1. The Artist – Telling the story of the transition from silent cinema to “talkies” isn’t a completely original one, but it is one that hasn’t been successfully told in a long time. The ingenious thing about The Artist is the way the story is told as a mainly silent film. With charismatic leading actors and a story that is both funny and touching it is a film I couldn’t help loving.
  2. Hugo – To be called a family film these days usually means a silly kids films with a few in-jokes for older viewers but Hugo really is a film for all ages and will remain so for generations to come. A film for lovers of film by a director who truly loves his medium, he even made 3D work.
  3. Drive – This is a movie that really shouldn’t work, there isn’t much plot, its old fashioned, overly violent, the leading man doesn’t have much dialogue. For some reason it does all work and like all the best movies it will haunt your memories long after you have seen it. It missed out to Tinker Tailor Soldier Spy as my movie of the month back in September but on reflection it is a better movie.
  4. The Guard – What could easily have been yet another fish out water tale is elevated by prospective. Instead of focusing on Don Cheadle’s FBI agent the film is centred around Brendan Gleeson’s wiser than he first appears Irish policeman. The real star however is the script and more importantly the dialogue.
  5. Senna – The first documentary to make my top ten of the year list. A fantastic and moving story of Ayrton Senna, a man who was possibly the greatest racing driver of all time, the true greatness of the film is the number of none F1 fans who also enjoyed it.
  6. Tinker Tailor Soldier Spy – The BBC adaptation of John le Carré’s Tinker Tailor Soldier Spy is possibly the best spy thriller I have ever seen, I think the movie may just be better.
  7. We Need to Talk About Kevin – Not the easiest movie to watch but well worth the effort. Confidently directed and superbly acted (Tilda Swinton deserves an Oscar) but the real strength lies in the screenplay. Adapted from a novel with a near un-filmable format, it’s a miracle any film was made let alone such a good one.
  8. Midnight In Paris – The premise is silly and clichéd but the execution is so charming and amusing that it gets away with all its potential faults. Especially rewarding for fans of Hemingway, Fitzgerald and the “Lost Generation” but entertaining and enjoyable for any film fan. Woody Allen’s best movie in a very long time.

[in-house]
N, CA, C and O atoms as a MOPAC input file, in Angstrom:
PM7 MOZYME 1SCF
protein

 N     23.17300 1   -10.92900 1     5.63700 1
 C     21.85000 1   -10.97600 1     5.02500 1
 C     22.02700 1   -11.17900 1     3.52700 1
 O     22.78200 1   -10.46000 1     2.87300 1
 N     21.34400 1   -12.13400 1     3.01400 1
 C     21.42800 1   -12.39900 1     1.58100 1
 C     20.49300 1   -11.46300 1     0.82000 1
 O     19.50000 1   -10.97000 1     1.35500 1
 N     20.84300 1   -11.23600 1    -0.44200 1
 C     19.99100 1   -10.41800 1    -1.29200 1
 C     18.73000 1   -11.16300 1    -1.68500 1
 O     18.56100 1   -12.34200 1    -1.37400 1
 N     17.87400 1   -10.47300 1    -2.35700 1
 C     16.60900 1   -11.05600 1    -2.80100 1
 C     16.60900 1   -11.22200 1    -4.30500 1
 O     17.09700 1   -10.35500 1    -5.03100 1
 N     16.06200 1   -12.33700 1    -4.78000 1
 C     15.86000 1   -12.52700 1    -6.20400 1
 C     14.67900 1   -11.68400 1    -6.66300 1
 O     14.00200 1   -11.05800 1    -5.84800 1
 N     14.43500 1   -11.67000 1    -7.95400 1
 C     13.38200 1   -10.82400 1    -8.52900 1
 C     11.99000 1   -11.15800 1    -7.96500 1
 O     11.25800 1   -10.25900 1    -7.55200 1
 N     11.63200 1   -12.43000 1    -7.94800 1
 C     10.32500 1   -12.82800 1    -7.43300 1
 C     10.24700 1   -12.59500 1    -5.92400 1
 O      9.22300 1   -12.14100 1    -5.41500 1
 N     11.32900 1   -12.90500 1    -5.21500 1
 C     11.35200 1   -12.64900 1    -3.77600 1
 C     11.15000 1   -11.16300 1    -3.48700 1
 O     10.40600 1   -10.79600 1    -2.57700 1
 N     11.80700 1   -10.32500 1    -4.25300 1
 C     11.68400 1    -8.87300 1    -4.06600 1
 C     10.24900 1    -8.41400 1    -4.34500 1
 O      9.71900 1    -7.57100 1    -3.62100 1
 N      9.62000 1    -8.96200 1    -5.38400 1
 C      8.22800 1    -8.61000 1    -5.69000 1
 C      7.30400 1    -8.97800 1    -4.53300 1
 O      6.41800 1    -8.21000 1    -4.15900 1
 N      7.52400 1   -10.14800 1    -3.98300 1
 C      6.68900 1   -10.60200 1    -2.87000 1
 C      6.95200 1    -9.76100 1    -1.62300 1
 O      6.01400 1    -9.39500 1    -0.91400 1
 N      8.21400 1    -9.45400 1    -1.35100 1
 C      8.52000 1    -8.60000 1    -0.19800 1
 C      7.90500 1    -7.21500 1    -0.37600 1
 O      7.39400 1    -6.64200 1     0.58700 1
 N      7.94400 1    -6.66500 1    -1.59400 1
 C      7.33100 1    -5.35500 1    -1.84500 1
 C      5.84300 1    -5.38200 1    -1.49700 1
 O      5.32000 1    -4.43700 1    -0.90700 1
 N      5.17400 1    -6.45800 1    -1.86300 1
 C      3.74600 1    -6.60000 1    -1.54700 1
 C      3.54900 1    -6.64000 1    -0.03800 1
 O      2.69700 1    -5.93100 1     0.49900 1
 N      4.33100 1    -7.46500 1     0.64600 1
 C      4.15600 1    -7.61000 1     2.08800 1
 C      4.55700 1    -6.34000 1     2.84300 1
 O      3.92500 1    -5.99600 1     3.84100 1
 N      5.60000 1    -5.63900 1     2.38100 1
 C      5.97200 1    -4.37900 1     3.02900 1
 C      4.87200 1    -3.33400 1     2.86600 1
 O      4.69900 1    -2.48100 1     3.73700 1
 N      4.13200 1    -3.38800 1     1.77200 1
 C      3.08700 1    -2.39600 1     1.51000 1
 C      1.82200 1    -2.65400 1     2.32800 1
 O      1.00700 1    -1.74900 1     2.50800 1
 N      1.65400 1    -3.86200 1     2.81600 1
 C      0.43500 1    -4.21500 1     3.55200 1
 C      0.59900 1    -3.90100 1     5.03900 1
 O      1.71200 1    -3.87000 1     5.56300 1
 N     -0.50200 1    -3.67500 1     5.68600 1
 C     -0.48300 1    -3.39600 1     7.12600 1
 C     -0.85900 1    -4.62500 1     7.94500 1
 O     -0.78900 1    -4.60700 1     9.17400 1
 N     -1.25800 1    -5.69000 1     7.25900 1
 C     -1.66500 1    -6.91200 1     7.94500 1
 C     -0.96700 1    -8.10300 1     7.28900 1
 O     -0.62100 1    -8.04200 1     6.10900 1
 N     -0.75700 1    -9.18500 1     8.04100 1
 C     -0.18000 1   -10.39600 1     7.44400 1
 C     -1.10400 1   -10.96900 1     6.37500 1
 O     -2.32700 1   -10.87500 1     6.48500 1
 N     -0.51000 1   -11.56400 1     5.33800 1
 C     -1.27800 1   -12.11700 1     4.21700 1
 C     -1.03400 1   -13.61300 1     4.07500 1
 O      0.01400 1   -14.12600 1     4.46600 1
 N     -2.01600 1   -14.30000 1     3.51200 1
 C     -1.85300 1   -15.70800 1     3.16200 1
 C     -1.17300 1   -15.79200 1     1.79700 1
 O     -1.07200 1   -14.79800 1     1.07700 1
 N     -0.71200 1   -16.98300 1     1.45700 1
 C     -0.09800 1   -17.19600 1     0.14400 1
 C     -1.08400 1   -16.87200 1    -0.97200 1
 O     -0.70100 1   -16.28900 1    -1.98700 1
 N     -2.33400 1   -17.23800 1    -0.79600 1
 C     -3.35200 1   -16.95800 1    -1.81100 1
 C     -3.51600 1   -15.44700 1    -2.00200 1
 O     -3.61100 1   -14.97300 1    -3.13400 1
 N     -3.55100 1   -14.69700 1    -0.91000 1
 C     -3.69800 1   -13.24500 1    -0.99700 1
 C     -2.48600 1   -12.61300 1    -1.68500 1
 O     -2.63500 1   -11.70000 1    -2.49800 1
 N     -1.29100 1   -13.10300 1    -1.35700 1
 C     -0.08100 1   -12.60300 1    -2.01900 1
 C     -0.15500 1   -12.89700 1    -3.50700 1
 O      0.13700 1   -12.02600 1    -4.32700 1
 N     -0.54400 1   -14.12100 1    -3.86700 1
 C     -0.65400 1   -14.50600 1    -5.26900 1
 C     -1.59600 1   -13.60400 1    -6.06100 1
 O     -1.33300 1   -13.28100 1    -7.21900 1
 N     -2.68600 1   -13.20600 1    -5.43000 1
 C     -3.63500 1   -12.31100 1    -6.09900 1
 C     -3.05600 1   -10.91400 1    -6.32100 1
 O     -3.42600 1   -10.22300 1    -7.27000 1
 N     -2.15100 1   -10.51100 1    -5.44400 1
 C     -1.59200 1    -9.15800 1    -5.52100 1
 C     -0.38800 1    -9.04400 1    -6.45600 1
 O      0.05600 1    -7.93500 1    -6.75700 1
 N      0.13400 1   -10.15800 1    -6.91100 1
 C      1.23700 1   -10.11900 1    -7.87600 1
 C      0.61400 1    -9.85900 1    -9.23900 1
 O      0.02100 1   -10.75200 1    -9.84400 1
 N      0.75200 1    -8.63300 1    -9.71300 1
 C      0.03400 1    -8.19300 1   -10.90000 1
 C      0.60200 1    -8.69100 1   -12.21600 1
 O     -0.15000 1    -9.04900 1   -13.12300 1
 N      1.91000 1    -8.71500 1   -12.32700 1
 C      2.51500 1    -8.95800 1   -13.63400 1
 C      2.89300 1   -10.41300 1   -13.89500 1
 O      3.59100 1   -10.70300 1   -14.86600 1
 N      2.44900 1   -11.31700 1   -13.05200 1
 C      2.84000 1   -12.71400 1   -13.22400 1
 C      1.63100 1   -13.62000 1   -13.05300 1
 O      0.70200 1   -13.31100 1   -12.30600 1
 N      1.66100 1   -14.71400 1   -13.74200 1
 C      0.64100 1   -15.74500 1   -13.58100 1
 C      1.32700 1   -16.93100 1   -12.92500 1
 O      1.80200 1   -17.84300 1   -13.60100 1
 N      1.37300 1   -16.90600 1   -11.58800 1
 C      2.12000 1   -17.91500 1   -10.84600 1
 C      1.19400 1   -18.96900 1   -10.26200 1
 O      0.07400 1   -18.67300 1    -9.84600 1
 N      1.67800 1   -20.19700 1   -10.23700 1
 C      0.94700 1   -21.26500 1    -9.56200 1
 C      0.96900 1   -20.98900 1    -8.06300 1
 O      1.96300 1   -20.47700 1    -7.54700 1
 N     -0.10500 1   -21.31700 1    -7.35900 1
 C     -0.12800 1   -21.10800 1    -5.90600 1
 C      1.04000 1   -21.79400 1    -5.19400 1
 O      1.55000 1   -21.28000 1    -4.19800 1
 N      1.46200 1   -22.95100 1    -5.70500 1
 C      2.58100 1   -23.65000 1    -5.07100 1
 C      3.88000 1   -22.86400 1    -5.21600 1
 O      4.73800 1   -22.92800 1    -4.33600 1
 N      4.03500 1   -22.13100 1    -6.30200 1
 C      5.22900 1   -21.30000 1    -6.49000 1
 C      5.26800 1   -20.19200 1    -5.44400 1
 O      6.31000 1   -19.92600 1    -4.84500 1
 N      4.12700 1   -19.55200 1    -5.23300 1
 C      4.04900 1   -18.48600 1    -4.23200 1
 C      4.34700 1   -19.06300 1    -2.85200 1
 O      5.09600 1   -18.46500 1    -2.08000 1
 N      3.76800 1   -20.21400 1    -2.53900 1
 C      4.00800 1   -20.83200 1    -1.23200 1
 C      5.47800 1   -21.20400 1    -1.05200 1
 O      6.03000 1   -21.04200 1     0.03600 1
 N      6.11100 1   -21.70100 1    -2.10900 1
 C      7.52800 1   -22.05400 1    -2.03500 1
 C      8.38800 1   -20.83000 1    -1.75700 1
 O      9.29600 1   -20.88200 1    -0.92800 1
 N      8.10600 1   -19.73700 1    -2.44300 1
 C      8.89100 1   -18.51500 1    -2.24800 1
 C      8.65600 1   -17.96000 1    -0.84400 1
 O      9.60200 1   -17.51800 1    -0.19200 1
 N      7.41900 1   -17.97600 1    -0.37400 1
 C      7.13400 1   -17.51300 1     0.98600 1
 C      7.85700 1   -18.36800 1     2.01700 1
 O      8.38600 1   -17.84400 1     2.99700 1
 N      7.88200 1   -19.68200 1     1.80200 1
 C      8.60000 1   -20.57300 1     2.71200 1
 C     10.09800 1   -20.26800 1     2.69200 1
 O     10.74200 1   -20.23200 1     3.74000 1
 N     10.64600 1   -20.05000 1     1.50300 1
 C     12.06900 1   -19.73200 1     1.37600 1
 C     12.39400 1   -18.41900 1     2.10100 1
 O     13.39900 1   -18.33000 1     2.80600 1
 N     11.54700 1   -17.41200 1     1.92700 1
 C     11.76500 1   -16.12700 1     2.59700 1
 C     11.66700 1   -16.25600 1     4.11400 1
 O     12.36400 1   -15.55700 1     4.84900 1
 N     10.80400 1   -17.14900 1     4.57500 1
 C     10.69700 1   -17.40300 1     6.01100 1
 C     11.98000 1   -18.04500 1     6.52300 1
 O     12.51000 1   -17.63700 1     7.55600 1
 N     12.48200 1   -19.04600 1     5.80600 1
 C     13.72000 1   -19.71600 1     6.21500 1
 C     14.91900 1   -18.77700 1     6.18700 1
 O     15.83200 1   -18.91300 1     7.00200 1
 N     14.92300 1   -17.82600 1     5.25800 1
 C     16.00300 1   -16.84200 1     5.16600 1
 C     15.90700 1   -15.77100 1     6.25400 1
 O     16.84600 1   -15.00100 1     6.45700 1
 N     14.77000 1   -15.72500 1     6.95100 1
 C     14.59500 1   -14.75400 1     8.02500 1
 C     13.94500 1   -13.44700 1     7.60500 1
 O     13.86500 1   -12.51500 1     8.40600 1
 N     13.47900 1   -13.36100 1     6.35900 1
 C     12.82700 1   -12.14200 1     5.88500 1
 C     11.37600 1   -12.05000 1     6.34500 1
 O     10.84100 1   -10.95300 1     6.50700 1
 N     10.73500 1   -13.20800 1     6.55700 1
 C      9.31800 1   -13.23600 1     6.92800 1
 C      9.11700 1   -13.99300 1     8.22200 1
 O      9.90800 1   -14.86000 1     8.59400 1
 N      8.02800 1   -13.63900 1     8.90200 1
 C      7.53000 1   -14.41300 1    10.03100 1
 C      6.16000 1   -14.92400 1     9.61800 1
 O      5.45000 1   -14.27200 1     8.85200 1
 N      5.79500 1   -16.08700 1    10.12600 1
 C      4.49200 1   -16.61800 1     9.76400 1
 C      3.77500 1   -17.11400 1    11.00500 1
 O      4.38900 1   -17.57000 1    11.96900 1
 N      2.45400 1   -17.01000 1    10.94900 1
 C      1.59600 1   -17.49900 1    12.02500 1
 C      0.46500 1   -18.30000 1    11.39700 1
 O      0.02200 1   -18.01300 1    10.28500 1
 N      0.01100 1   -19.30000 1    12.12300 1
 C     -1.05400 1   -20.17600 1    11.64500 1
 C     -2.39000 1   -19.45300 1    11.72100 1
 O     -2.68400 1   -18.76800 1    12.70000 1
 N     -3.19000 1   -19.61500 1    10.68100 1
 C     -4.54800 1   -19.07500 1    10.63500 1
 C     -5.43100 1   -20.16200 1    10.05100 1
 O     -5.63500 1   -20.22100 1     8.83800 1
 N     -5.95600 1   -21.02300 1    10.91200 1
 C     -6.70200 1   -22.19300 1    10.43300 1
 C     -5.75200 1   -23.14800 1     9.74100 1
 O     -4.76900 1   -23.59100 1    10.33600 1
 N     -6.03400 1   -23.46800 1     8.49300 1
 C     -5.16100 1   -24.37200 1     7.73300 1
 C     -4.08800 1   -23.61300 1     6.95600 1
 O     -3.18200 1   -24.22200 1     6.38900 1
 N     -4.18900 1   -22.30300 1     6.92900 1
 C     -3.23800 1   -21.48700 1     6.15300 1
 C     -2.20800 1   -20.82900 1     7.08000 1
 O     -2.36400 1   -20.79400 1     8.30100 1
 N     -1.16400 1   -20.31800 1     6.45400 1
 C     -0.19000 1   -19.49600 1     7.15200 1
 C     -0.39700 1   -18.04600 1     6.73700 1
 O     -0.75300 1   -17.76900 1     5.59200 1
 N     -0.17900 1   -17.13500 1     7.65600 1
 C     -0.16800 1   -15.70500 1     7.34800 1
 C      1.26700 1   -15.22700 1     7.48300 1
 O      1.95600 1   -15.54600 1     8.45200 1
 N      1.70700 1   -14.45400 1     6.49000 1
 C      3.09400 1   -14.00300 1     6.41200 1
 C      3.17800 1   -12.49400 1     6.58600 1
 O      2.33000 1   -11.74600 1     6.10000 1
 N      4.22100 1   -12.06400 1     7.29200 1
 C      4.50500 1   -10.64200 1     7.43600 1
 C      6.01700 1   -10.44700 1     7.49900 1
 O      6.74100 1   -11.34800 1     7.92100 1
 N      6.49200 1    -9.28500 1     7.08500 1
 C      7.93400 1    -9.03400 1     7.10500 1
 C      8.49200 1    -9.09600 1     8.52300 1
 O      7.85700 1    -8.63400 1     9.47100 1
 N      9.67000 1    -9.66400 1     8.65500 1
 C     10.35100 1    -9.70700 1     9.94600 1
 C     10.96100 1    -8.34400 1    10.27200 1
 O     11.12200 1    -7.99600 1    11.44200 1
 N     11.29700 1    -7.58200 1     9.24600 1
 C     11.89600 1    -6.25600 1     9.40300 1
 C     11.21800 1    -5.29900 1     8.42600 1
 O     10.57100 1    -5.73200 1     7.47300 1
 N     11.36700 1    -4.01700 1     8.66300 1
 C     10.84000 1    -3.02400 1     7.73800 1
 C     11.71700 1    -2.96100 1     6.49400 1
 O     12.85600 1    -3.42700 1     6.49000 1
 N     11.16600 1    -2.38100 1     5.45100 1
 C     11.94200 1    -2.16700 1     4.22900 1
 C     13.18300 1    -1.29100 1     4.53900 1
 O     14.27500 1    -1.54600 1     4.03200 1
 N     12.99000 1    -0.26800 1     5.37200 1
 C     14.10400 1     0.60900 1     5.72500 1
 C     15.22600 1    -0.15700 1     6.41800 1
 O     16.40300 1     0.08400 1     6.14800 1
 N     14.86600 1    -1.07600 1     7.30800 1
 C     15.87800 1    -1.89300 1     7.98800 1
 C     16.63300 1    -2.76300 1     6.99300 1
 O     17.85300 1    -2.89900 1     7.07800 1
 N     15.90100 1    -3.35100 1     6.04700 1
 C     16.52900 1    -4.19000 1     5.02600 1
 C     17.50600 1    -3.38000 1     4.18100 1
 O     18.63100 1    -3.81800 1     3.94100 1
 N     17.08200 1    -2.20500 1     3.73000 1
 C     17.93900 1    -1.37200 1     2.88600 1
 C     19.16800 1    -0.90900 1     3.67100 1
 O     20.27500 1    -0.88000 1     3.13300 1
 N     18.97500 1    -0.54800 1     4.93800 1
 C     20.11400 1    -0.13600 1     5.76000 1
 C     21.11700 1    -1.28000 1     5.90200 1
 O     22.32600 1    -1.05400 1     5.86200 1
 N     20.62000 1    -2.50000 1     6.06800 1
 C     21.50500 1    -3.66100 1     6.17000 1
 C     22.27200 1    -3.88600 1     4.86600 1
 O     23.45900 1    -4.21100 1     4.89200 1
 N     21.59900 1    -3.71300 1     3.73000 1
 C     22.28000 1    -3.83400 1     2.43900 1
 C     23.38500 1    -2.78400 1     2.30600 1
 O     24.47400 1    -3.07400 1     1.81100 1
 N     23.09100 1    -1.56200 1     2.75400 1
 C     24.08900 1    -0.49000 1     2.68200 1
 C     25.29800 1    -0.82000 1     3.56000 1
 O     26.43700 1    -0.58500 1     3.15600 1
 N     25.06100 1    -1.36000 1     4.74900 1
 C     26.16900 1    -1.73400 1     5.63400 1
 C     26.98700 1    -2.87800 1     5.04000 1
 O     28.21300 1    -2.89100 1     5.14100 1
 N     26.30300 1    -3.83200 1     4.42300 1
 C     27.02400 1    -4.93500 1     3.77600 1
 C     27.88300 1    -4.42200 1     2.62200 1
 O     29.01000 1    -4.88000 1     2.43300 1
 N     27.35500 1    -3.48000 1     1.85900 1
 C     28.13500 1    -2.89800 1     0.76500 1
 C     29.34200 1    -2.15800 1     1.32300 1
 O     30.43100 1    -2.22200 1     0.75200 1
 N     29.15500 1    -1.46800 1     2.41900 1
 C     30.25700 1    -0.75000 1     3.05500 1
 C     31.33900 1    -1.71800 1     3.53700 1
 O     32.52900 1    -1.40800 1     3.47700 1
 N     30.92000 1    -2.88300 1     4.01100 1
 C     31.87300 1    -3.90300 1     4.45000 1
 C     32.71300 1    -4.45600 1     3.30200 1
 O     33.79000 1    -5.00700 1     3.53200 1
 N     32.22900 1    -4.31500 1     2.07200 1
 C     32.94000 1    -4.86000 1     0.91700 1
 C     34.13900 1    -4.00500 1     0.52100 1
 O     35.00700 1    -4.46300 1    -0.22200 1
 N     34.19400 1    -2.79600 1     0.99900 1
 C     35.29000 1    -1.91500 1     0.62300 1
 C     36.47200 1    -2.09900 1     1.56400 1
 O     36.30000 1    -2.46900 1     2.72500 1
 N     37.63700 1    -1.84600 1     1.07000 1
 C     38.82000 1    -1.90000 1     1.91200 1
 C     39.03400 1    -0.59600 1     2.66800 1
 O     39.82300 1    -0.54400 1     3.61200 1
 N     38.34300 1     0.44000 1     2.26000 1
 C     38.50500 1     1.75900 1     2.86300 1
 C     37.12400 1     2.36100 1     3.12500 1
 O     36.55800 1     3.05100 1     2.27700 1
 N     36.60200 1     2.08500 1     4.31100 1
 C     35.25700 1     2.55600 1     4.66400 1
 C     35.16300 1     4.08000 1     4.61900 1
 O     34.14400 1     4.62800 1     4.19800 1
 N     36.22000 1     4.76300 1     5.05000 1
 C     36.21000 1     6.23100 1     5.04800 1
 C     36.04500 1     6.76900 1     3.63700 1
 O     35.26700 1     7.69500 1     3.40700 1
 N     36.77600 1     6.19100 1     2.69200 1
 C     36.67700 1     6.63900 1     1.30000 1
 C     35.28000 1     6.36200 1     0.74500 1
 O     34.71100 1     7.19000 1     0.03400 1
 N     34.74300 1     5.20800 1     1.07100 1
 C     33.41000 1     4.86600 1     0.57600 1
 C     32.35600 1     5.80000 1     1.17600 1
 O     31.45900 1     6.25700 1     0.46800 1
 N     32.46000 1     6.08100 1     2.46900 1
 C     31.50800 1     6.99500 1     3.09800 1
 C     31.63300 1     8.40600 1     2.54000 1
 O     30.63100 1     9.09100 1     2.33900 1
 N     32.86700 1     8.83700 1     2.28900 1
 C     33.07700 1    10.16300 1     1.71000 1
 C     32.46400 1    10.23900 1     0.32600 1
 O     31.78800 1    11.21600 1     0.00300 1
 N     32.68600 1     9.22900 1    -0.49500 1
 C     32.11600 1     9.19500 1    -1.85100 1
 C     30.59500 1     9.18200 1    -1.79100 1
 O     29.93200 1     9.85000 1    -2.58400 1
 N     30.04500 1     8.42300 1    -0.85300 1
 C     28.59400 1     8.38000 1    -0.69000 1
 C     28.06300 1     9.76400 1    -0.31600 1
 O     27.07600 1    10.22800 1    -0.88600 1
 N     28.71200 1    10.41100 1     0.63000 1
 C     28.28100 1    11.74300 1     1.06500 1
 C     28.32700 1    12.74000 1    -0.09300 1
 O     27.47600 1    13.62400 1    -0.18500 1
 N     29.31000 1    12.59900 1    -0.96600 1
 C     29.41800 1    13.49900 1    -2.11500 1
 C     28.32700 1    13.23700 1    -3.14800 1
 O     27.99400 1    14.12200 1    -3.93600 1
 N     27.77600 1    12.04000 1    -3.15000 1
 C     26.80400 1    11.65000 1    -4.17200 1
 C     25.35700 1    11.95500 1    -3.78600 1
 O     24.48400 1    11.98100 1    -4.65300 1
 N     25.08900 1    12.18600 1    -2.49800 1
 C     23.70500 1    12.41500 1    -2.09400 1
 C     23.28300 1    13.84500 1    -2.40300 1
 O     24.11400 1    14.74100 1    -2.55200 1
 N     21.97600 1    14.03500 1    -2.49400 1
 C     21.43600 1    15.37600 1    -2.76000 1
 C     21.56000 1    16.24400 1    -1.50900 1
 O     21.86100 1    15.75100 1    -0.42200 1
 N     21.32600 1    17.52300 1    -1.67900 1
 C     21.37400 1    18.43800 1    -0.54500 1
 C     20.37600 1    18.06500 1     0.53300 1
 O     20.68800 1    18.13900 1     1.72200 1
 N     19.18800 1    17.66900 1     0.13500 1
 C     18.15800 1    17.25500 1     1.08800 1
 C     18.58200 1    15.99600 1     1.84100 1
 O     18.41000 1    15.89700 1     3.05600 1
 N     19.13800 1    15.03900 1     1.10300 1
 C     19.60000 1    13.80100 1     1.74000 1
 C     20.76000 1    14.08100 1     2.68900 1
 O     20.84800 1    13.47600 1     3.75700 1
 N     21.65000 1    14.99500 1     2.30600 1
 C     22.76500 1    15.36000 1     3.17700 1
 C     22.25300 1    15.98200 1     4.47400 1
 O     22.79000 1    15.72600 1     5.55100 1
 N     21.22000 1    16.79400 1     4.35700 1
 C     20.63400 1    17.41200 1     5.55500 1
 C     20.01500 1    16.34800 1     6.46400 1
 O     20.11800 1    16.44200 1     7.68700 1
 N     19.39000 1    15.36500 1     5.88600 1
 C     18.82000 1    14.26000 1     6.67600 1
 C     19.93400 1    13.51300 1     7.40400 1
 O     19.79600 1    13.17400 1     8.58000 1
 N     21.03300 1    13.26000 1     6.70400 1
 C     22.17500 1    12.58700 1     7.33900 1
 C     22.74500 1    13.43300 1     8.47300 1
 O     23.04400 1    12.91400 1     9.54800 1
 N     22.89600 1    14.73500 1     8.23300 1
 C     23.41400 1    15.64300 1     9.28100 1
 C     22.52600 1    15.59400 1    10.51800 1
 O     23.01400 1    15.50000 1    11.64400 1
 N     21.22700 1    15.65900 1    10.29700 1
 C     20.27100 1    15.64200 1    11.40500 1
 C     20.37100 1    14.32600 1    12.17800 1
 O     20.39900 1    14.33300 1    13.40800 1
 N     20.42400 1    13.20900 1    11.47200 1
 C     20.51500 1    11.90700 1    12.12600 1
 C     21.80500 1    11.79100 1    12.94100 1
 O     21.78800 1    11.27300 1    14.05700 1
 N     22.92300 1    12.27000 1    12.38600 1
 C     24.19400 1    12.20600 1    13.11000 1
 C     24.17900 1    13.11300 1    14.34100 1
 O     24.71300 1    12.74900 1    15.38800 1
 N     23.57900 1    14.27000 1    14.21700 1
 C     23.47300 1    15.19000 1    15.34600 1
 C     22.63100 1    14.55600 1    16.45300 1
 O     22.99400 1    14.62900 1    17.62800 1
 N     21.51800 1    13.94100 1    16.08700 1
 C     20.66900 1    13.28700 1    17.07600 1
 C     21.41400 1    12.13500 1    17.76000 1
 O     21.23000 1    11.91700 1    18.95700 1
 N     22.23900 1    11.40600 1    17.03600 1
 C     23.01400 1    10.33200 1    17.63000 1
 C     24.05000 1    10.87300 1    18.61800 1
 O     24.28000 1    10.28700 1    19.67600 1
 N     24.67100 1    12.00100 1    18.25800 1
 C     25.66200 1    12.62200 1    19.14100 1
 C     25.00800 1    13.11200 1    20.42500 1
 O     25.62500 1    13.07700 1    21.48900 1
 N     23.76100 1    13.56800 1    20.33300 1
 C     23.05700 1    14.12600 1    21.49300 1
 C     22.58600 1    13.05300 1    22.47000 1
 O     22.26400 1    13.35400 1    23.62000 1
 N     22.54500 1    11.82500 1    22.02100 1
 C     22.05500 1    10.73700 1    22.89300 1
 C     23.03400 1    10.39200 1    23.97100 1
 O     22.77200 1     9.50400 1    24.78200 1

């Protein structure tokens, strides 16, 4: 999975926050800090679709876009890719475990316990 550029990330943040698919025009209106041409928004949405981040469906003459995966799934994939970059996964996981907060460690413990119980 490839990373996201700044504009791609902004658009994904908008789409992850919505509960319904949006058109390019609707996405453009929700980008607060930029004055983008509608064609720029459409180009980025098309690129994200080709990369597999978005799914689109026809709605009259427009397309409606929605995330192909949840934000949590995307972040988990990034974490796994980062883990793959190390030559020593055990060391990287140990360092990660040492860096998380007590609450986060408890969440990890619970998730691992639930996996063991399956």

9. The Skin I live in – Beautifully shot, perfectly cast and brilliantly acted but most importantly Pedro Almodóvar back to his weird, bizarre best. Antonio Banderas is also back to his best and Elena Anaya deserves more roles like this.
  10. Moneyball – with a screenplay by Steven Zaillian and Aaron Sorkin you expect a compelling story and snappy dialogue, I am happy to report both are present and are helped by Brad Pitt’s second great performance of the year. Reminiscent in part to The Social Network (also written by Sorkin) and that has to be a good thing.
You can see my original list HERE.

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2011 Films

All the films I saw at the cinema in 2011 ranked in order of preference:
  1. Hugo
  2. Drive
  3. The Guard
  4. Black Swan
  5. Senna
  6. Tinker Tailor Soldier Spy
  7. True Grit
  8. We Need to Talk About Kevin
  9. Midnight In Paris
  10. The Skin I live in
  11. The King’s Speech
  12. Moneyball
  13. Stake Land
  14. Kill List
  15. The Girl With the Dragon Tattoo
  16. Another Earth
  17. Melancholia
  18. Warrior
  19. 127 Hours
  20. The Way
  21. Julia’s Eyes
  22. Mission: Impossible – Ghost Protocol
  23. Troll Hunter
  24. 50/50
  25. Source Code
  26. Submarine
  27. Super 8
  28. 13 Assassins
  29. A Lonely Place To Die
  30. The Extraordinary Adventures of Adèle Blanc-Sec
  31. The Adjustment Bureau
  32. X-Men: First Class
  33. Thor
  34. Captain America: The First Avenger
  35. Limitless
  36. My Week With Marilyn
  37. The Inbetweeners Movie
  38. Take Shelter
  39. The Rum Diary
  40. Harry Potter And The Deathly Hallows: Part 2
  41. The Ides Of March
  42. Real Steel
  43. Sherlock Holmes: A Game of Shadows
  44. Fair Game
  45. Never Let Me Go
  46. Blue Valentine
  47. Tree Of Life
  48. The Lincoln Lawyer
  49. The Help
  50. In Time
  51. The Awakening
  52. Sucker Punch
  53. Fast Five
  54. Hanna
  55. Don’t Be Afraid Of The Dark
  56. Wuthering Heights
  57. Contagion
  58. The Fighter
  59. Paul
  60. Animal Kingdom
  61. NEDS
  62. Rabbit Hole
  63. One Day
  64. John Carpenter’s The Ward
  65. Drive Angry
  66. The Beaver
  67. Beginners
  68. Bridesmaids
  69. Red State
  70. Cowboys and Aliens
  71. Rise of the Planet of the Apes
  72. The Conspirator
  73. The Art of Getting By
  74. I am Number Four
  75. Fright Night
  76. Henry’s Crime
  77. Blitz
  78. Priest
  79. Red Riding Hood